Counterfeiting Coins

Forgery of currency was rampant in 17th-century England, largely because the hand-struck coins issued from the legitimate Mint were non-standard and prone to having metal clipped off their edges. 1662 saw the advent of machine-struck coins whose carefully measured weights and milled edges would ostensibly make them harder to fake. Of course forgers were not discouraged in the slightest, and by the mid-1690s it’s estimated that ten percent of the coins in circulation in England were forgeries. This problem, compounded by an arbitrage market in English silver, eventually led to the establishment of the Bank of England and the introduction of the paper bank note. Its immediate effect, however, was the hiring of scientist Isaac Newton to oversee the Royal Mint. Though he had no particular experience in finance, he took to his new post with his trademark intelligence and rigor.

William Chaloner’s Forging Fortunes

Chaloner, meanwhile, had perfected the fine art of counterfeiting coins from goldsmith Patrick Coffee (or Coffey). Soon he was forging French pistoles and English guineas, and using confederates to pass the fakes into circulation. His clever coins made for a lucrative business, and he was soon able to buy a grand country house in Knightsbridge and pass himself off as a wealthy gentleman. He went on to master the art of forging machine-struck coins using small and easily hidden stamps.

Ambitious and overconfident, Chaloner next tried to undermine to Royal Mint itself. He published pamphlets claiming corruption within the ranks, and gave suggestions for how the institution could overcome its problems. He even attempted to gain a position at the Mint, but was unsuccessful.

Chaloner the Prison Snitch

The counterfeiter’s activities began to draw unwanted attention, especially from Isaac Newton, who Chaloner had directly insulted by implicating him in Mint corruption. In 1696 Chaloner was arrested and sent to the notorious Newgate prison, but he walked free by ratting out several of his counterfeiting colleagues, and by raising doubts about conditions at the Mint.

While Chaloner was petitioning Parliament for a position inside the Mint, Newton happened to spot him, and generated another arrest. This time Chaloner was imprisoned at Newgate for almost two months before walking free once again.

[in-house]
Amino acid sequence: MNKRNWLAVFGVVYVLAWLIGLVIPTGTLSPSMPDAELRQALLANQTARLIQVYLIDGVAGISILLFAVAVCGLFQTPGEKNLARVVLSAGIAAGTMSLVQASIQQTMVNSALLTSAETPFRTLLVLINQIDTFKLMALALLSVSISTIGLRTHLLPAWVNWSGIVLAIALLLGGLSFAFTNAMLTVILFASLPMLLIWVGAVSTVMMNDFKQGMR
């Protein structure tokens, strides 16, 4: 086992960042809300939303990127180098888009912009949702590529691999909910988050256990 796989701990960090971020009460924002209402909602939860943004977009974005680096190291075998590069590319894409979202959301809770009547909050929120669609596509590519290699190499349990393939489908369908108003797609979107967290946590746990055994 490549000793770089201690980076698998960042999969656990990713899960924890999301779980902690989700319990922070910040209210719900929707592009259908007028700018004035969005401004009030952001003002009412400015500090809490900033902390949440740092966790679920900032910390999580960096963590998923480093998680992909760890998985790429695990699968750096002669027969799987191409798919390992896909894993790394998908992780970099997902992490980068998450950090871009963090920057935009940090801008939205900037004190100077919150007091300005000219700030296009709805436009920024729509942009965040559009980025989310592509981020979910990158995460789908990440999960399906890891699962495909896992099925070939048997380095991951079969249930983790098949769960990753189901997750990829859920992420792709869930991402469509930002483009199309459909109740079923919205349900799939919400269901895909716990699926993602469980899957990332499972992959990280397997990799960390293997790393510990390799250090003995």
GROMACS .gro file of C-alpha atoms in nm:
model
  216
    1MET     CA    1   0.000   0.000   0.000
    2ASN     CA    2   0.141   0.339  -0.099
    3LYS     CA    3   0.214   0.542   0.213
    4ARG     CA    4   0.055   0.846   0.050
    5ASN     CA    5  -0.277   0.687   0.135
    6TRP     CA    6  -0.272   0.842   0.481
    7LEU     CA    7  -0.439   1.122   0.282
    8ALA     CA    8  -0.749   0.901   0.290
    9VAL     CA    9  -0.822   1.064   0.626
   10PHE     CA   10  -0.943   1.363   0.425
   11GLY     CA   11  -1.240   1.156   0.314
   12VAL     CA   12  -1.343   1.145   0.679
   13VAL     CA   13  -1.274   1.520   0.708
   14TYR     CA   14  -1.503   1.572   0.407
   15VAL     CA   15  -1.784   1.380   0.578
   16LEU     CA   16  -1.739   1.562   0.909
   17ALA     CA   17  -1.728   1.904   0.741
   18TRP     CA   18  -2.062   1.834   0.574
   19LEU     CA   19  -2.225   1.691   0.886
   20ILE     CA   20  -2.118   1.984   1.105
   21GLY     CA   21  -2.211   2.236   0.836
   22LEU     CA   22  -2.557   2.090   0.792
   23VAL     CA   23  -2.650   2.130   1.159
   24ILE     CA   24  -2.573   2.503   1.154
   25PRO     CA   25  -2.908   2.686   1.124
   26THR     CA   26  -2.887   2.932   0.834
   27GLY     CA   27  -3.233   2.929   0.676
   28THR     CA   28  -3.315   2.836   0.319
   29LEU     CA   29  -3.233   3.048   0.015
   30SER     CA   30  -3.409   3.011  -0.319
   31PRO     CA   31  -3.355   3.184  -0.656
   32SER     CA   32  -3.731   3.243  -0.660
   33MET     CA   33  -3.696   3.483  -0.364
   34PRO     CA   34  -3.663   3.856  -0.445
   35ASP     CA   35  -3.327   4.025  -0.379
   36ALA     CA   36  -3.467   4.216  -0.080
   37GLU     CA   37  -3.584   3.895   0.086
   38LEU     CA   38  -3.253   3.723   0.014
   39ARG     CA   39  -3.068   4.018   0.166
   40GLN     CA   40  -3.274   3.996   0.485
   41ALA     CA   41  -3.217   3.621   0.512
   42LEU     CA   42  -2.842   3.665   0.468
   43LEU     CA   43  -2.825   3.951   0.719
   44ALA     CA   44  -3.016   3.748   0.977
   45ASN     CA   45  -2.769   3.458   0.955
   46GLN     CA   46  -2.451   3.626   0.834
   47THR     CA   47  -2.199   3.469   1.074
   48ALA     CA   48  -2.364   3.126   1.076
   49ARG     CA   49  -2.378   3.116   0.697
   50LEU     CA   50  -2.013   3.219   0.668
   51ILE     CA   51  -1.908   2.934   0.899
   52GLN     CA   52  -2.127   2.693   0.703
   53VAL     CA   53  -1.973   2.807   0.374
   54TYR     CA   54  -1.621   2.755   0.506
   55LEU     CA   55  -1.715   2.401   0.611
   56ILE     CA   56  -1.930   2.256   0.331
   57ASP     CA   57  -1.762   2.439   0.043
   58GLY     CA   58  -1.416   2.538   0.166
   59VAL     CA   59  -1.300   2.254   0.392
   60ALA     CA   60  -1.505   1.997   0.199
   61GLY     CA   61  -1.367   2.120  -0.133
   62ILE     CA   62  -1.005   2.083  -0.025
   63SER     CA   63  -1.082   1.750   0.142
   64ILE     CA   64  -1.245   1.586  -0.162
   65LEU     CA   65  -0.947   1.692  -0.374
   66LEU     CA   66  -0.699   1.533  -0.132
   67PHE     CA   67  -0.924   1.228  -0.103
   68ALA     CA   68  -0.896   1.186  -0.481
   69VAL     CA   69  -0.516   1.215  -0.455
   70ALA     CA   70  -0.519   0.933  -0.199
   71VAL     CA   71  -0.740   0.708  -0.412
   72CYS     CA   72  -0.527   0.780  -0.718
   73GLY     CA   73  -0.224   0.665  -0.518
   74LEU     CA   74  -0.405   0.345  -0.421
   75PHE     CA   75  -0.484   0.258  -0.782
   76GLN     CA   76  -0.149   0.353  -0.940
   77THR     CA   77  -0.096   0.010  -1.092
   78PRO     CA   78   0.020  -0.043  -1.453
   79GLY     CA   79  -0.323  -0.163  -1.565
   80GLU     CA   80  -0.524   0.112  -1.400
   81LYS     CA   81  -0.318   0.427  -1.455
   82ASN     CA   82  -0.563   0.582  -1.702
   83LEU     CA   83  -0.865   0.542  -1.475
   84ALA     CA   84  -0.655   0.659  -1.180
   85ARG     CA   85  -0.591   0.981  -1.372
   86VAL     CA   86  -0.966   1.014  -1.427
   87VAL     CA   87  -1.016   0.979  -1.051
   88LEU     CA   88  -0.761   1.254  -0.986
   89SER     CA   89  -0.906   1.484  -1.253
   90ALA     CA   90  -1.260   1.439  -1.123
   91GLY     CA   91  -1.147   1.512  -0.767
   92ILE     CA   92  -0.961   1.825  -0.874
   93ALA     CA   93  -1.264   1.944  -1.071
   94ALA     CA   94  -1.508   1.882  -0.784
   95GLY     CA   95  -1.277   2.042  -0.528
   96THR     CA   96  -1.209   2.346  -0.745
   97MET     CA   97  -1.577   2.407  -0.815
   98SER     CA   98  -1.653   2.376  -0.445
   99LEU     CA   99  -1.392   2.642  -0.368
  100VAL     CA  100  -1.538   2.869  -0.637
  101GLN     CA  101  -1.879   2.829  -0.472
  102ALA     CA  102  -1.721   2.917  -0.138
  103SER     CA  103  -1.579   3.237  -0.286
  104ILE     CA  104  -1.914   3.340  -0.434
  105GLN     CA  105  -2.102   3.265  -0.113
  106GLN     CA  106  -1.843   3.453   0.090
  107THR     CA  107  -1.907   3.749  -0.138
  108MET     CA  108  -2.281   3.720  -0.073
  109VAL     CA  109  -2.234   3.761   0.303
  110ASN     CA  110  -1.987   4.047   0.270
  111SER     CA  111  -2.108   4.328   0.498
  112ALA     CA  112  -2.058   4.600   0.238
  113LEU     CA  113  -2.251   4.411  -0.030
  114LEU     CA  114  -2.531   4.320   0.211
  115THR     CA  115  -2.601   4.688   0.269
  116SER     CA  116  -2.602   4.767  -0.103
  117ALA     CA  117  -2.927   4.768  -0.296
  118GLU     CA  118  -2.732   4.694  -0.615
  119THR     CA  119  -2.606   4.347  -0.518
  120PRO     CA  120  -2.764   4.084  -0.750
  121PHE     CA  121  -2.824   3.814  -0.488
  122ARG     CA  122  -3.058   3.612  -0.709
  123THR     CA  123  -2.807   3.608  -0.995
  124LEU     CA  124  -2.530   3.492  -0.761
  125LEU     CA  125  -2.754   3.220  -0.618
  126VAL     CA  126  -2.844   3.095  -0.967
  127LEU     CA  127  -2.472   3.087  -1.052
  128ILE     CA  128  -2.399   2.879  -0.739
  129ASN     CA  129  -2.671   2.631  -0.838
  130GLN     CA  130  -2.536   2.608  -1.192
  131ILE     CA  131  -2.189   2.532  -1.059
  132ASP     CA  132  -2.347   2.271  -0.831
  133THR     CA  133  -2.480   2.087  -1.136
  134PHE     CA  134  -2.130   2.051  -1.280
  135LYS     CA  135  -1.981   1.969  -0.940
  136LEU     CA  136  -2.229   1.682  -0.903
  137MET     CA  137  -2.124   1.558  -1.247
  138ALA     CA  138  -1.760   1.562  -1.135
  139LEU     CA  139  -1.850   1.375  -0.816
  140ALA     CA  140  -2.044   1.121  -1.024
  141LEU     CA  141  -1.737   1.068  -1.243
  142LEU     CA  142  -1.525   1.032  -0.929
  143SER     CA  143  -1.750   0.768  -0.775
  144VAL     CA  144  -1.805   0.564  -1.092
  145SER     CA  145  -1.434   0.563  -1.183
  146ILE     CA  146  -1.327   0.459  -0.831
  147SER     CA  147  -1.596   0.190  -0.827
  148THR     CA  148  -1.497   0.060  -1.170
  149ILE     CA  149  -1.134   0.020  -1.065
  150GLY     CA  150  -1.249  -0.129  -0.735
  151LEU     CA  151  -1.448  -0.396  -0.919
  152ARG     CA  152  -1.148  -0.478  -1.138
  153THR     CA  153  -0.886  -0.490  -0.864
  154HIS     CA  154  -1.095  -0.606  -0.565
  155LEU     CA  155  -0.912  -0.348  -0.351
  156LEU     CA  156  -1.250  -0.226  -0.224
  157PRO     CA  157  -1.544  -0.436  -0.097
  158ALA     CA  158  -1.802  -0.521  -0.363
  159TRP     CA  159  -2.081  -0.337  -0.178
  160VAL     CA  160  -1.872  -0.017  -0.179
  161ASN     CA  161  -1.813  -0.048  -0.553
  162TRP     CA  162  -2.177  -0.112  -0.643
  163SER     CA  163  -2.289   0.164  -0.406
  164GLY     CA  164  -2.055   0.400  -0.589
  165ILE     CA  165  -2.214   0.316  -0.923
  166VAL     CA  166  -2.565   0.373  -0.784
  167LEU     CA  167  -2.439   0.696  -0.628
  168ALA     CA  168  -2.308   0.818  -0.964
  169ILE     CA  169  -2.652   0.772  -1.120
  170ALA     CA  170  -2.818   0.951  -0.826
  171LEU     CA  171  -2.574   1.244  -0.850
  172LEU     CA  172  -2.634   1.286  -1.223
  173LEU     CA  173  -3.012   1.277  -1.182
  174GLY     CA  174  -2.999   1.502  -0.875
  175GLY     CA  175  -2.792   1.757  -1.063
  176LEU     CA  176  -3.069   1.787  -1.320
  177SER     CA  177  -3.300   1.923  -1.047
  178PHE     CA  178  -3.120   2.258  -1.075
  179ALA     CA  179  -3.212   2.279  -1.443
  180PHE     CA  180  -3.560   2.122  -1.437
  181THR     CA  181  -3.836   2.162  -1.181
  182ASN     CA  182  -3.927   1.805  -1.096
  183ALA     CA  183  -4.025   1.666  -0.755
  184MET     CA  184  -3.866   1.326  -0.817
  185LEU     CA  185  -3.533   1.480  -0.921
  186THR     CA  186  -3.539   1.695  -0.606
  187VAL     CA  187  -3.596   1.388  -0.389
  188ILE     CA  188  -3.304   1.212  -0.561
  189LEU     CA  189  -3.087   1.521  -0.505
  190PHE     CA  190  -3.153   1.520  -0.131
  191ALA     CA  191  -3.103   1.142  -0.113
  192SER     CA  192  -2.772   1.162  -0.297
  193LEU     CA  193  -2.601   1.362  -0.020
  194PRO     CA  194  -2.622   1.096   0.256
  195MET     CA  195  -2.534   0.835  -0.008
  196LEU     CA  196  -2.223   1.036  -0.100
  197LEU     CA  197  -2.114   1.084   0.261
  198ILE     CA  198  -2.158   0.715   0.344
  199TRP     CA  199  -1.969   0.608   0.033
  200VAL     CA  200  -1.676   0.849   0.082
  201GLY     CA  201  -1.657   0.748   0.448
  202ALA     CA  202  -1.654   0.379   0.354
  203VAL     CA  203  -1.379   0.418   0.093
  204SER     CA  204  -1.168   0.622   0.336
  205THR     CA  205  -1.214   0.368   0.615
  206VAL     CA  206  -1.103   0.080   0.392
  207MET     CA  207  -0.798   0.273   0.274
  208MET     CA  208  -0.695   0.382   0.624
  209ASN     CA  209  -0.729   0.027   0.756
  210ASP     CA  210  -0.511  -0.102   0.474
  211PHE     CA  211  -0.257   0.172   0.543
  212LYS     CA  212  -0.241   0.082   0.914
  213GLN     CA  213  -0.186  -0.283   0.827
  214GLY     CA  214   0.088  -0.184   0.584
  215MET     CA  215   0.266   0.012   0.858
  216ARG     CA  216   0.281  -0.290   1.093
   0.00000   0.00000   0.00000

Chaloner’s Other Scams

In addition to counterfeiting coins, Chaloner also had a hand in many other criminal enterprises. In one scam, he would convince reluctant printers to run off copies of Jacobite propaganda, then report the printers to authorities and collect the reward. He also began forging the new Bank of England paper notes, and printing fake “malt lottery” tickets that could be redeemed for cash. During all these shenanigans, he mostly stayed out of jail by turning King’s evidence against his confederates.

Chaloner’s Trial and Execution

Isaac Newton certainly hadn’t taken Chaloner’s accusations of corruption lightly, and by the end of the 17th century he had used his formidable intellect and vast number of contacts in the criminal underworld to build an airtight case against the arrogant counterfeiter. Chaloner finally stood trial in March of 1699, and though he vehemently argued his innocence, Newton had amassed several witnesses who attested to Chaloner’s long criminal history. The judge took little time in finding Chaloner guilty and sentencing him to death; counterfeiting money was considered treason, an offense against the Crown. Chaloner was sent back to Newgate to await execution, and in his desperation he faked madness, and then drafted many self-serving letters to Isaac Newton himself, none of which Newton seems to have answered. All Chaloner’s antics were for naught; he was hanged on March 16, 1699 at the gallows in Tyburn.

Source:

Levenson, Thomas (2009). Newton and the Counterfeiter: The Unknown Detective Career of the World’s Greatest Scientist. Faber & Faber. ISBN: 0571229921.

Deciphering the Archimedes Palimpsest